It was with the idea of bumping up forage productivity on their Ozark, AL, commercial cattle operation that had Chris and Monica Carroll first start kicking around the idea of a controlled grazing system. It did that, and more.

With help from USDA, specifically the Natural Resources Conservation Service (NRCS) and the Farm Service Administration (FSA), the Carrolls, including Chris's father and partner, Heyward, embarked on a production and conservation makeover for 4C Land & Cattle Co. They shaved weeks off their winter hay feeding, cleaned up the creek running through the farm and provided a wildlife haven for deer, turkeys and quail.

A trip to the fall '98 grazing school at the University of Missouri's Forage Systems Research Center at Linneus set the events in motion. Monica, then an NRCS employee, wanted to become more proficient at developing grazing plans for the producers in her county. Husband Chris, interested in the idea of a management-intensive grazing system on their ranch, joined her.

“We had a very mild, back and forth rotation,” says Chris. “When we went up there, we saw the benefits of a more intensive system and worked it out so we could move them in a circle.”

Actually, it turned into two separate rotation areas for the 300-cow herd. One pasture is divided into six paddocks of approximately 45 acres each, while the other pasture is made up of four paddocks. The perimeter is made of five-strand barbed wire and the dividing fences are one strand, all electric.

The forages are nothing exotic. Separate pastures of Pensacola and Tifton 9 Bahia grass, both commonly grown, warm-season perennials, are the mainstays.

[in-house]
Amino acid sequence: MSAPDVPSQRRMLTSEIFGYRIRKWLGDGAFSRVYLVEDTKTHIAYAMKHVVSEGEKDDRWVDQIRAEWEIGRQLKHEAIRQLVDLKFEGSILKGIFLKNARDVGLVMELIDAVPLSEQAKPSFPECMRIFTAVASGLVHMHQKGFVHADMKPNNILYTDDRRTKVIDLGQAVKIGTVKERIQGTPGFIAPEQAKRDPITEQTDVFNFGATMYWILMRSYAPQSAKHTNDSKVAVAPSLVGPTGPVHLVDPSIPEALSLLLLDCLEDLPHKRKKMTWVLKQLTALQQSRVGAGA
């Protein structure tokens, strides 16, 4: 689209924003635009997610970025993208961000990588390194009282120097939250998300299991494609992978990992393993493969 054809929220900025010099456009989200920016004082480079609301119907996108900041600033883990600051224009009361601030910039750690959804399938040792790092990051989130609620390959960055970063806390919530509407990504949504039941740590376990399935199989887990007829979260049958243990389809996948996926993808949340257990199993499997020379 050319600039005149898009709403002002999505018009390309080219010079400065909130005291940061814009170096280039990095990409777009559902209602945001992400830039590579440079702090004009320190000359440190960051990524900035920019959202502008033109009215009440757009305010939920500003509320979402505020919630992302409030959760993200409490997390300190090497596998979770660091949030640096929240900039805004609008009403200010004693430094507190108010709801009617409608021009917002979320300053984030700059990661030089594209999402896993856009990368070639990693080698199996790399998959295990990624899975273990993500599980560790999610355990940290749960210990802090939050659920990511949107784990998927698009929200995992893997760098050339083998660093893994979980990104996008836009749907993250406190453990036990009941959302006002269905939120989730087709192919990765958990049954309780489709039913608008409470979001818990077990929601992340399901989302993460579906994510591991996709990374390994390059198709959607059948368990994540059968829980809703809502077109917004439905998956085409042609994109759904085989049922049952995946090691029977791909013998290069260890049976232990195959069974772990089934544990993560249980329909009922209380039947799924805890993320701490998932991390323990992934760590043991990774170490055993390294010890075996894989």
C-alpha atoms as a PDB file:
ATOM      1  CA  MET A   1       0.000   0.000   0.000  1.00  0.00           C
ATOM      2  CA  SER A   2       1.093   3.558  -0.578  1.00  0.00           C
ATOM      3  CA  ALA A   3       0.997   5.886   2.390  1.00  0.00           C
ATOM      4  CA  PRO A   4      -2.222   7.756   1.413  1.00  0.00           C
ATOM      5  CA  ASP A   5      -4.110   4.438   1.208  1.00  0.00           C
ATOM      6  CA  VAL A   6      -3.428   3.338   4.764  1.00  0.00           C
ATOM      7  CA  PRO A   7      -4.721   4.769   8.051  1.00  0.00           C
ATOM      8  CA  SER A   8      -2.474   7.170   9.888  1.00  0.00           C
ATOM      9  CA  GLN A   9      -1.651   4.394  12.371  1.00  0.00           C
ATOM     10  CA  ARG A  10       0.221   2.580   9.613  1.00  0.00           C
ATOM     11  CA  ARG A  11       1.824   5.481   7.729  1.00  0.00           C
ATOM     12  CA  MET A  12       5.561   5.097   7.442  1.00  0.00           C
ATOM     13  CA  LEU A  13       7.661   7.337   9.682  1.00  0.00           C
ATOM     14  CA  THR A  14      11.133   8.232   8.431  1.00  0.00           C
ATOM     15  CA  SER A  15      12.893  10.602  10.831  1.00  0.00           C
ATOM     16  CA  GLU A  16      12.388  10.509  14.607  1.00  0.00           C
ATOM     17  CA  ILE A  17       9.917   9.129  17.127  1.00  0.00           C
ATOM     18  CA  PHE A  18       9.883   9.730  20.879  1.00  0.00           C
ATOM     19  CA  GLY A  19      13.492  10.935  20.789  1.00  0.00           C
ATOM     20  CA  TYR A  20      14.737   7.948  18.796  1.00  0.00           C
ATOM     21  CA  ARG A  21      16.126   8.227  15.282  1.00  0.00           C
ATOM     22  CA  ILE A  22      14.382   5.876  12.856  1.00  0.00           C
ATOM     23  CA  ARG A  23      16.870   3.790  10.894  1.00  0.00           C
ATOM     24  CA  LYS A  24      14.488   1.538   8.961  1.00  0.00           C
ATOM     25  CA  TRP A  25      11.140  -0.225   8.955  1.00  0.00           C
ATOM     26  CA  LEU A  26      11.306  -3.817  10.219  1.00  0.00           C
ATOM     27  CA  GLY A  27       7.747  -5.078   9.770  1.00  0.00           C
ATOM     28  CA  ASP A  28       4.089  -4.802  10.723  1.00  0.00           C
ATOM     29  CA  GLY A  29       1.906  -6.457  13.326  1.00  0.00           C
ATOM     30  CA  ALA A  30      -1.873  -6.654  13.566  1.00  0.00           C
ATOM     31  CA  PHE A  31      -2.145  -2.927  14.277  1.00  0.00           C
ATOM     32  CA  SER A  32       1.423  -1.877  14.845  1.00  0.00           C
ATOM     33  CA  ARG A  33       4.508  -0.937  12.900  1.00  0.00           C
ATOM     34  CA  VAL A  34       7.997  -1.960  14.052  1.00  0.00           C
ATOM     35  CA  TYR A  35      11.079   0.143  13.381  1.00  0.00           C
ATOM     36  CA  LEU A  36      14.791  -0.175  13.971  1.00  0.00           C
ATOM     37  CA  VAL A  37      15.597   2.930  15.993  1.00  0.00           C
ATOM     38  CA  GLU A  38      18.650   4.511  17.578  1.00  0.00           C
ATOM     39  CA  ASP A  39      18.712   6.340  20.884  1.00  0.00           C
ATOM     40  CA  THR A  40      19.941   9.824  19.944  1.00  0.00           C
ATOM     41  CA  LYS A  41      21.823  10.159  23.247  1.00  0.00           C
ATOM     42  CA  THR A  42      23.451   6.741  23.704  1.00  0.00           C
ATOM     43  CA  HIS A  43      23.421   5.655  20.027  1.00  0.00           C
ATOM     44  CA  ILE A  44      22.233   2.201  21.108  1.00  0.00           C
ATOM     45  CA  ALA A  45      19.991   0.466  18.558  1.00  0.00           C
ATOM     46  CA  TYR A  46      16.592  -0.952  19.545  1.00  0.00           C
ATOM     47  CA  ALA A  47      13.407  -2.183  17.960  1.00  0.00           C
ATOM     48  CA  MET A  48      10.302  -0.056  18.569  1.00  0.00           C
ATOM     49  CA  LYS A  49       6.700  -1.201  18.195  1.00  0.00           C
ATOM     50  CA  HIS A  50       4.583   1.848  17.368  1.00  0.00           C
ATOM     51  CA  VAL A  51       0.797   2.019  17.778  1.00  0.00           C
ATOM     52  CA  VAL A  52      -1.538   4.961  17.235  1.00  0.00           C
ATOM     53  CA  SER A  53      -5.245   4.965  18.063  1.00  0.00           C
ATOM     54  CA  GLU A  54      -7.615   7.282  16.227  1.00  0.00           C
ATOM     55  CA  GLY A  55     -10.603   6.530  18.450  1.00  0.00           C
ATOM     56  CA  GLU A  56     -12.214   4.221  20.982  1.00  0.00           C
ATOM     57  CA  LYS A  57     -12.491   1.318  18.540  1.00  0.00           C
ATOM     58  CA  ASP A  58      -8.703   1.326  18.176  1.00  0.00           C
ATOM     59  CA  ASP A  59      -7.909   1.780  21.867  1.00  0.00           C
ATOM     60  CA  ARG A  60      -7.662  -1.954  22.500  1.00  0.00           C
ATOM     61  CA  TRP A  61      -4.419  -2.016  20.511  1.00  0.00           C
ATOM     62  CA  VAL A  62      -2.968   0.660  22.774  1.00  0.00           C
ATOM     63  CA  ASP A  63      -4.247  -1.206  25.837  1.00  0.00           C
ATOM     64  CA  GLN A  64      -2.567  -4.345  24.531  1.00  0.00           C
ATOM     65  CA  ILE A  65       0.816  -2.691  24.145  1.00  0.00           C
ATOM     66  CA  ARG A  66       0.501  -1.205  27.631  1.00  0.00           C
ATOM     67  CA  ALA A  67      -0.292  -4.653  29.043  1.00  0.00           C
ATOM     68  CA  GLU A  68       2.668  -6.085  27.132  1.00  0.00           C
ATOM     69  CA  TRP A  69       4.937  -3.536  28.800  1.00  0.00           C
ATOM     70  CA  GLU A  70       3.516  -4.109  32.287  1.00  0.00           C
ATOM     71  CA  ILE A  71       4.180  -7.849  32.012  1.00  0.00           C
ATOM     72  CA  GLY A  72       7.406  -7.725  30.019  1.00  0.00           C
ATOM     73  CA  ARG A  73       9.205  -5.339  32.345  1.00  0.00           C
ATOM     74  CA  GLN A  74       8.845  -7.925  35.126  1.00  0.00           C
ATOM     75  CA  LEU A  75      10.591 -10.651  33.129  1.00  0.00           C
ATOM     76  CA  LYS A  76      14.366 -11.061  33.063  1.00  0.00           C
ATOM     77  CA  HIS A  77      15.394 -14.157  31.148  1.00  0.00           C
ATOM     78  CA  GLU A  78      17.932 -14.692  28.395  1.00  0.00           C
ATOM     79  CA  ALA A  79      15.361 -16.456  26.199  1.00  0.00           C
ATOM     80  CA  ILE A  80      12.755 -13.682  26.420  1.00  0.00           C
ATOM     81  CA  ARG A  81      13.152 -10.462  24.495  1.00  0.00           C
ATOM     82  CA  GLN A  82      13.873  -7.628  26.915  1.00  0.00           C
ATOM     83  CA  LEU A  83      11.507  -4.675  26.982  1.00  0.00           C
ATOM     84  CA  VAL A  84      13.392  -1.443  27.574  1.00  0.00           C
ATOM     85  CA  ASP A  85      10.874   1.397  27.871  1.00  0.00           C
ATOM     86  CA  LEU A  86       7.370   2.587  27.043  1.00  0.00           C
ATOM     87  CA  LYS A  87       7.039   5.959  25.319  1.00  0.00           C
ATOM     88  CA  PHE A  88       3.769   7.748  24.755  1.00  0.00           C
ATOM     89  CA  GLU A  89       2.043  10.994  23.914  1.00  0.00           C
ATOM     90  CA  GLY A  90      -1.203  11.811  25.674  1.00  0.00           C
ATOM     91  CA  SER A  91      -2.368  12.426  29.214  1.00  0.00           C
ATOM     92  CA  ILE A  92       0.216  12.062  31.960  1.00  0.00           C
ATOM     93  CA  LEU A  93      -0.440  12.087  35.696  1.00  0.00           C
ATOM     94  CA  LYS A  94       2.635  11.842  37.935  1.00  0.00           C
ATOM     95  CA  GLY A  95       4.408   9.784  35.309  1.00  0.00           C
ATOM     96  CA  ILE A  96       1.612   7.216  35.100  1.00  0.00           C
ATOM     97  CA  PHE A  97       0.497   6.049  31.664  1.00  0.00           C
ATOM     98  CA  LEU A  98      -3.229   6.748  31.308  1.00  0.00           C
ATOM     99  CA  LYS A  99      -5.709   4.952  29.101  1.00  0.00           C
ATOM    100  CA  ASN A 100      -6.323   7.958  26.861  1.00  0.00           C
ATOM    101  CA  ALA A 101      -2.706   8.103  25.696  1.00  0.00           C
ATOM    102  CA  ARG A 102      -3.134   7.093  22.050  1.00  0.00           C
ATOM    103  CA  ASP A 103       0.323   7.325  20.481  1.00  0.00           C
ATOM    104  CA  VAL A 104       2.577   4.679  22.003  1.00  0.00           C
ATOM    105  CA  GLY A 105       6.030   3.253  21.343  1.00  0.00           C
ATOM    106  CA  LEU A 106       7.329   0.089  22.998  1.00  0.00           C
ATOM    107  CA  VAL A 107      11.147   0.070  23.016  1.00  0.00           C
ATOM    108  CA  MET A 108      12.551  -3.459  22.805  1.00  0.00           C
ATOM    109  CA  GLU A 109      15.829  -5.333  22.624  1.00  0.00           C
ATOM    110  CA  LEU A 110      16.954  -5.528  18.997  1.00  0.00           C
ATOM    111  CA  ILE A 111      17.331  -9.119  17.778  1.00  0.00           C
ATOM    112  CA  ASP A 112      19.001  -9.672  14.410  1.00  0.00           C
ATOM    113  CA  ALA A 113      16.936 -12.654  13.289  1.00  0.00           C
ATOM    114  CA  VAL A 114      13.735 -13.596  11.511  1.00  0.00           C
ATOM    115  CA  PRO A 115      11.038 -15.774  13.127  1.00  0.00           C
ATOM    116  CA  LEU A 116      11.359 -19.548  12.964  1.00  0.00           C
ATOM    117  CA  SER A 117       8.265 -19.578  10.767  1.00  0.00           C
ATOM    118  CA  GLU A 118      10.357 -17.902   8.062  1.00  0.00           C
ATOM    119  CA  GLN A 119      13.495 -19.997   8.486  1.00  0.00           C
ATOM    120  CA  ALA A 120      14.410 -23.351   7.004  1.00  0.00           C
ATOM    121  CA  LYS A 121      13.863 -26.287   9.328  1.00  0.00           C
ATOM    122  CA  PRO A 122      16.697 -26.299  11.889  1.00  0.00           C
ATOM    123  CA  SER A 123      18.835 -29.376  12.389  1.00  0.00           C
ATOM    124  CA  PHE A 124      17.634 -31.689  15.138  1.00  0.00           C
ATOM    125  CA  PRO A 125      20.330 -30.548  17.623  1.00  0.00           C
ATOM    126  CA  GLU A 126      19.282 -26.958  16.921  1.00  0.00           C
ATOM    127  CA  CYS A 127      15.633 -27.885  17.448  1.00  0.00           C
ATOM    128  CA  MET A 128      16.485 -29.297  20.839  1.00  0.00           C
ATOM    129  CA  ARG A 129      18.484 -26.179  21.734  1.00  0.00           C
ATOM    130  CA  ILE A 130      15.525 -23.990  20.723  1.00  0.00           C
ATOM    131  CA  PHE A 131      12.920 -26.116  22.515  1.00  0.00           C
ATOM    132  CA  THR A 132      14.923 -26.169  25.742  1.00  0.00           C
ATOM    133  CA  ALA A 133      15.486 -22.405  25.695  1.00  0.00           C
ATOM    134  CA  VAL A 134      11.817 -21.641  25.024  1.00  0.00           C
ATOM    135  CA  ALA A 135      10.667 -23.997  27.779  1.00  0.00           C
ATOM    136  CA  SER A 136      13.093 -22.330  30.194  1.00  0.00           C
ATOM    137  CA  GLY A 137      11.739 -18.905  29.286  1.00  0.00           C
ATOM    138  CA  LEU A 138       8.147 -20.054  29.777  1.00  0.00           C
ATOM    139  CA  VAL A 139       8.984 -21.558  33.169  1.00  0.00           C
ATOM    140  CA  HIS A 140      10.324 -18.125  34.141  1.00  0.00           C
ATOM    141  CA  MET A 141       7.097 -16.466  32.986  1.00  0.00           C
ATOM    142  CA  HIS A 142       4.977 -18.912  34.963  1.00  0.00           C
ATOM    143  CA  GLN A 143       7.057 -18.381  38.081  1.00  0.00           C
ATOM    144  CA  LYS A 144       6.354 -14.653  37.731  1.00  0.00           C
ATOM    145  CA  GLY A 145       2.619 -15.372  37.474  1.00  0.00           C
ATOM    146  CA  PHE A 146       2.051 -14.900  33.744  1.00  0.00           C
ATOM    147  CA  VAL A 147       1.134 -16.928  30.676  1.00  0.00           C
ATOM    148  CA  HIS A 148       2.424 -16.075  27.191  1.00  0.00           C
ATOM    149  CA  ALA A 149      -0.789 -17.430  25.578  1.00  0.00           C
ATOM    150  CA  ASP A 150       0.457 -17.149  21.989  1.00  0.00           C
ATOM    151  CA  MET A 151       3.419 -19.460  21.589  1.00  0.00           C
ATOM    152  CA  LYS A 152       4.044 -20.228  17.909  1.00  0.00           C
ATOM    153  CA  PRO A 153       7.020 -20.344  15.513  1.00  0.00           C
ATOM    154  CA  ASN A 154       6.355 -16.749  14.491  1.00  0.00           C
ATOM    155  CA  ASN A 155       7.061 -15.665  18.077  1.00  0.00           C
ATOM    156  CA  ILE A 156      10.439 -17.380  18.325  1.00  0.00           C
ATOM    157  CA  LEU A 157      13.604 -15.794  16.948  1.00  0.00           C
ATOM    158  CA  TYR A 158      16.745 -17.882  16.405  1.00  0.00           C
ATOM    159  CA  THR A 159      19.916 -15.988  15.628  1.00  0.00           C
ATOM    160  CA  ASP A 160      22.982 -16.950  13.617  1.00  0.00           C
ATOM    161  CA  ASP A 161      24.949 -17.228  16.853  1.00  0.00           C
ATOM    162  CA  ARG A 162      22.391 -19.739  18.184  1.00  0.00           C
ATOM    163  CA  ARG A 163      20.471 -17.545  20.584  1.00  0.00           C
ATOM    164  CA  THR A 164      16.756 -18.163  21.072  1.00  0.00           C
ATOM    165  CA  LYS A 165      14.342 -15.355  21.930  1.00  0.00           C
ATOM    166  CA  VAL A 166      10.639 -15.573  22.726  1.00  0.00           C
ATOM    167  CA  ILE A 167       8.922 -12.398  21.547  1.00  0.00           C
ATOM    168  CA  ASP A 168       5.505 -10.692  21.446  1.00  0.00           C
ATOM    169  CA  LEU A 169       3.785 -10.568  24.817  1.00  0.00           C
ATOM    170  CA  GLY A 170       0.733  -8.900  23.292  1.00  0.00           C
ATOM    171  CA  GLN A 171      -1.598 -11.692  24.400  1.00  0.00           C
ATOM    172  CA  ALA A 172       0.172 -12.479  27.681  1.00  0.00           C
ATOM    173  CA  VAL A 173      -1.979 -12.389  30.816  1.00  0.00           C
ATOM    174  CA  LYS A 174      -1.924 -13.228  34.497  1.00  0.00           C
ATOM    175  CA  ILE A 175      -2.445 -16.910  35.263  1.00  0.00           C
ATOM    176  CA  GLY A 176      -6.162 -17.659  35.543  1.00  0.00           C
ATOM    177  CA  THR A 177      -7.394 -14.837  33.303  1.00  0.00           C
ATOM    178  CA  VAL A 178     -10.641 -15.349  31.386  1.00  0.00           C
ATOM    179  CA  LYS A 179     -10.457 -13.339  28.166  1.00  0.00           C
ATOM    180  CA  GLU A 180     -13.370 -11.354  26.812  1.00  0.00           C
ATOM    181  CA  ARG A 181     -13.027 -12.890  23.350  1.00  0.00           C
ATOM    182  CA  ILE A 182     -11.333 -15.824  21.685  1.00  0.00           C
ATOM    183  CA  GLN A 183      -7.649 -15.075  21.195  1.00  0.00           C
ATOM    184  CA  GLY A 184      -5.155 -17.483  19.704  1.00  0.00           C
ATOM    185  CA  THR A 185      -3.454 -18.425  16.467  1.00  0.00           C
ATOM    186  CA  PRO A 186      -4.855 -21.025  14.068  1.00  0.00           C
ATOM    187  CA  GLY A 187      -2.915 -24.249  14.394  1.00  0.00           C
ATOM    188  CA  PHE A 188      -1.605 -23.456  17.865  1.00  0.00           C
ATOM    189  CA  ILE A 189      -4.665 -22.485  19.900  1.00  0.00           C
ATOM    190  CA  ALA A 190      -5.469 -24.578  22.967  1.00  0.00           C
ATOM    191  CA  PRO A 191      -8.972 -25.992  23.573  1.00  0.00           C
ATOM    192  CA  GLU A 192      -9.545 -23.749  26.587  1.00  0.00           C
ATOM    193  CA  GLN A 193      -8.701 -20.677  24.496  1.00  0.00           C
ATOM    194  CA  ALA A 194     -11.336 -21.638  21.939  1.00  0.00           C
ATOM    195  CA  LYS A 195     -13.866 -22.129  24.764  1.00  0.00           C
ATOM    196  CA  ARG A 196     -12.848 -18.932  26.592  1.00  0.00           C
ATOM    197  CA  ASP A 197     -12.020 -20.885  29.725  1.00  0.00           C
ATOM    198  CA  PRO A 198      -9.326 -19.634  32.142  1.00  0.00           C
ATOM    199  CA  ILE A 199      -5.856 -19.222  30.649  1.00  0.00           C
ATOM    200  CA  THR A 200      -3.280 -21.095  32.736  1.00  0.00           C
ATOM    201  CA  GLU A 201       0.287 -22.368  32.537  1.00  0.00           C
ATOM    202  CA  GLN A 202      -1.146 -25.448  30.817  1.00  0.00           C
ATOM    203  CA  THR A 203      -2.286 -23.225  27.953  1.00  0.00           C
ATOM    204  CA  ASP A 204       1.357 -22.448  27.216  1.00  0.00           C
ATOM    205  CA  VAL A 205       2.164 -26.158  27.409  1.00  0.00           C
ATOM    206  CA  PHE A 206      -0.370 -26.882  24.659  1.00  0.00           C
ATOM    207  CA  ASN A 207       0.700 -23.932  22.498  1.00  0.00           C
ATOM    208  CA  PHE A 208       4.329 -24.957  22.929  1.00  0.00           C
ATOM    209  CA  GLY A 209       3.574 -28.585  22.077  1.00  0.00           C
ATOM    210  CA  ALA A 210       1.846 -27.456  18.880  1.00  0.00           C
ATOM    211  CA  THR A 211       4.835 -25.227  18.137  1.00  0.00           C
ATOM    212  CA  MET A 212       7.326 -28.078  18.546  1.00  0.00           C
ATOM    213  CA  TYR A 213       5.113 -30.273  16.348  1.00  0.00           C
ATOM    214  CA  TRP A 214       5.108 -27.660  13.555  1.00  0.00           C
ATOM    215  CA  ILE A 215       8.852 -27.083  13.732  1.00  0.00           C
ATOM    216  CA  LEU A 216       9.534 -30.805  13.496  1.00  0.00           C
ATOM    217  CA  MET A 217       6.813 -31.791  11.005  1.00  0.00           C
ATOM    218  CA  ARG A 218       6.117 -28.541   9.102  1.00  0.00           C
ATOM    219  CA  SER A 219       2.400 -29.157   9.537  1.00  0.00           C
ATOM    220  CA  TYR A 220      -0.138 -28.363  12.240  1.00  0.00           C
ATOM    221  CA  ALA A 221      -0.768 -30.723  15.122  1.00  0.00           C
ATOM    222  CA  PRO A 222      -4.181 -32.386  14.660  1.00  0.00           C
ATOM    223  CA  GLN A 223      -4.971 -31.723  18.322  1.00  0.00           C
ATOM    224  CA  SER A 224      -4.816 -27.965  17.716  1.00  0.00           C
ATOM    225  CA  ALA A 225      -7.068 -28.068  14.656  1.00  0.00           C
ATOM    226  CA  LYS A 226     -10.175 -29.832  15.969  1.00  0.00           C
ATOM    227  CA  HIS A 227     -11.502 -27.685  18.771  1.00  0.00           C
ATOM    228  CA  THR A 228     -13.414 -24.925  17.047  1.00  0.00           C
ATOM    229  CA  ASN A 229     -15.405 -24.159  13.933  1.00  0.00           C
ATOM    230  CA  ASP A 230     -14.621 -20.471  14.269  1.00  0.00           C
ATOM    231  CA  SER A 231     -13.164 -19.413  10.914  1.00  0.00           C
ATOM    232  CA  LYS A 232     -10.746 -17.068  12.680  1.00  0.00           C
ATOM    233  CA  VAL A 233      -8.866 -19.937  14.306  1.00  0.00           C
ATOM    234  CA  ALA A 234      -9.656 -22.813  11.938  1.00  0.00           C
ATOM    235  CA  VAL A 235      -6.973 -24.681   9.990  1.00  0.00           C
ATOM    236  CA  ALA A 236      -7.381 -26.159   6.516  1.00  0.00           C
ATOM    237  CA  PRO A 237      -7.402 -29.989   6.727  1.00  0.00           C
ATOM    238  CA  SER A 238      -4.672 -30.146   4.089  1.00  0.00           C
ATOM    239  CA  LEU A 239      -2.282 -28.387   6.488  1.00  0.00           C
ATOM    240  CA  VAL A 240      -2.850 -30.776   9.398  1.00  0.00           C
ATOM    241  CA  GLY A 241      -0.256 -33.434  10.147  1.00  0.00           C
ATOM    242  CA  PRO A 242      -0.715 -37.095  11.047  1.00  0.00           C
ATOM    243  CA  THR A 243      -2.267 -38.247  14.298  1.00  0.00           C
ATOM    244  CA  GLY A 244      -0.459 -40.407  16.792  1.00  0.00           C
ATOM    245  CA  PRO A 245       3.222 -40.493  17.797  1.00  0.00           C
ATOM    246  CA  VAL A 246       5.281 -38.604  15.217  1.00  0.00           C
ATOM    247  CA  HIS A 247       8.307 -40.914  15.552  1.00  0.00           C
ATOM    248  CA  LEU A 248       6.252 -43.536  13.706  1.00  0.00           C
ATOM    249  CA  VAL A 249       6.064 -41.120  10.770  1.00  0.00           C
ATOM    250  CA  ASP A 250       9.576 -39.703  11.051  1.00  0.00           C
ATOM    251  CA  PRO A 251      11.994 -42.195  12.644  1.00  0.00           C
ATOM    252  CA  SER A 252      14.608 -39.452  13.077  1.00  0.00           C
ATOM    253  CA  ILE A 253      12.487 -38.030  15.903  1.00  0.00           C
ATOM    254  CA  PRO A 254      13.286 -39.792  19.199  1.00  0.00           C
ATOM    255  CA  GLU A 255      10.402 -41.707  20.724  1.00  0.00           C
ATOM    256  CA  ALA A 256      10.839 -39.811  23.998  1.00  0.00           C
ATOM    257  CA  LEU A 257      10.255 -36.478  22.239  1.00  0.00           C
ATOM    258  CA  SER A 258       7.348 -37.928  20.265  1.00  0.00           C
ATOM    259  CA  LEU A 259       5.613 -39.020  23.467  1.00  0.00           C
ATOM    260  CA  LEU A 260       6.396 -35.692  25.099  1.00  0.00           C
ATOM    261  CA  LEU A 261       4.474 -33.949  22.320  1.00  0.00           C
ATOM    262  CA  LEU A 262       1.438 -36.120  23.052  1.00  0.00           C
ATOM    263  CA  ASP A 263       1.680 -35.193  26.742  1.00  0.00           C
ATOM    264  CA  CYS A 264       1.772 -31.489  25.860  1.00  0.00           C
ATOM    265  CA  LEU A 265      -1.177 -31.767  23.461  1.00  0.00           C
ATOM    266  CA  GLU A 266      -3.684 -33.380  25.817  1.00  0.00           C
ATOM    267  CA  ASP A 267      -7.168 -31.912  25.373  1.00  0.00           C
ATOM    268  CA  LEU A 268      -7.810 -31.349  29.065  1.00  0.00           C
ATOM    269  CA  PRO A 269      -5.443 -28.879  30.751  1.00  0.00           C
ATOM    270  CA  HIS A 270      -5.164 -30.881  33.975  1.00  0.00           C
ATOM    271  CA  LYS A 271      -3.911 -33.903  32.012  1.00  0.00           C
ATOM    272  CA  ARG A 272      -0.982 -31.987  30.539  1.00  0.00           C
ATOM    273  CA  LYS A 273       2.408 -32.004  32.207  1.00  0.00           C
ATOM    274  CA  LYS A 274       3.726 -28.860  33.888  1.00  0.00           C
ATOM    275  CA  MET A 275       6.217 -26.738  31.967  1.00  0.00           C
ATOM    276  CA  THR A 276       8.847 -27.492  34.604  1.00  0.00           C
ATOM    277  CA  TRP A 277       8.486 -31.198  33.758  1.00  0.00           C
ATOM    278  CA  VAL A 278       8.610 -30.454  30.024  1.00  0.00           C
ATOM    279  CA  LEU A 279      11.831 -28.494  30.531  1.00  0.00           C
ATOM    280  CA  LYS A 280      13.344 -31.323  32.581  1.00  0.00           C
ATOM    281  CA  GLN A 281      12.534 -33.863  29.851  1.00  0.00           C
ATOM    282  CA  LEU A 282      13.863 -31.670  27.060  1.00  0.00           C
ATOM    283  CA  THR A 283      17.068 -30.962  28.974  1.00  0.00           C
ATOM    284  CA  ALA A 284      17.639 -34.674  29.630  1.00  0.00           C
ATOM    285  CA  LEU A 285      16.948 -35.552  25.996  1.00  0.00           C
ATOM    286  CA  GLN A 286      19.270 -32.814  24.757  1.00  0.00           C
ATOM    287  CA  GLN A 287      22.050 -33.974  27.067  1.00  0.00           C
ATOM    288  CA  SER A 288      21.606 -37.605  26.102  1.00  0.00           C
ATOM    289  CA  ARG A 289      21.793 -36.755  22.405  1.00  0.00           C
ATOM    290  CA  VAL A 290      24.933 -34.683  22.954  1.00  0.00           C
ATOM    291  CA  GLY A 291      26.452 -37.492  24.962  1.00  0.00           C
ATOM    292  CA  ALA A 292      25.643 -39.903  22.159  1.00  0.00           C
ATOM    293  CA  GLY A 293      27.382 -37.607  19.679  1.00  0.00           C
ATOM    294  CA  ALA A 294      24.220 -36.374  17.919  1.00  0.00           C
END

“Pensacola and Tifton 9 really work well together,” says Chris. “Tifton 9 helps extend the grazing season.”

Auburn Extension agronomist Don Ball agrees. “Tifton 9 does seem to provide additional days of grazing in the early spring, but especially in the late fall and early winter, at least before the really cold weather hits.”

Stretching The Season

The Carrolls stretch their grazing season even more by stockpiling the Bahia grass.

“We try to stockpile another 30 days worth,” says Chris. “We let it grow from mid August until mid September. With a real mild fall, we won't have to supplement.”

Their winter forages are ryegrass and clover. The Carrolls let the cows graze the Bahia down short, then broadcast the ryegrass and clover seed.

“We try to plant it by the end of September and let the cows walk it in when it is wet,” says Chris. After the cows tramp it in, he takes them off until the forage is 6-8 in. tall.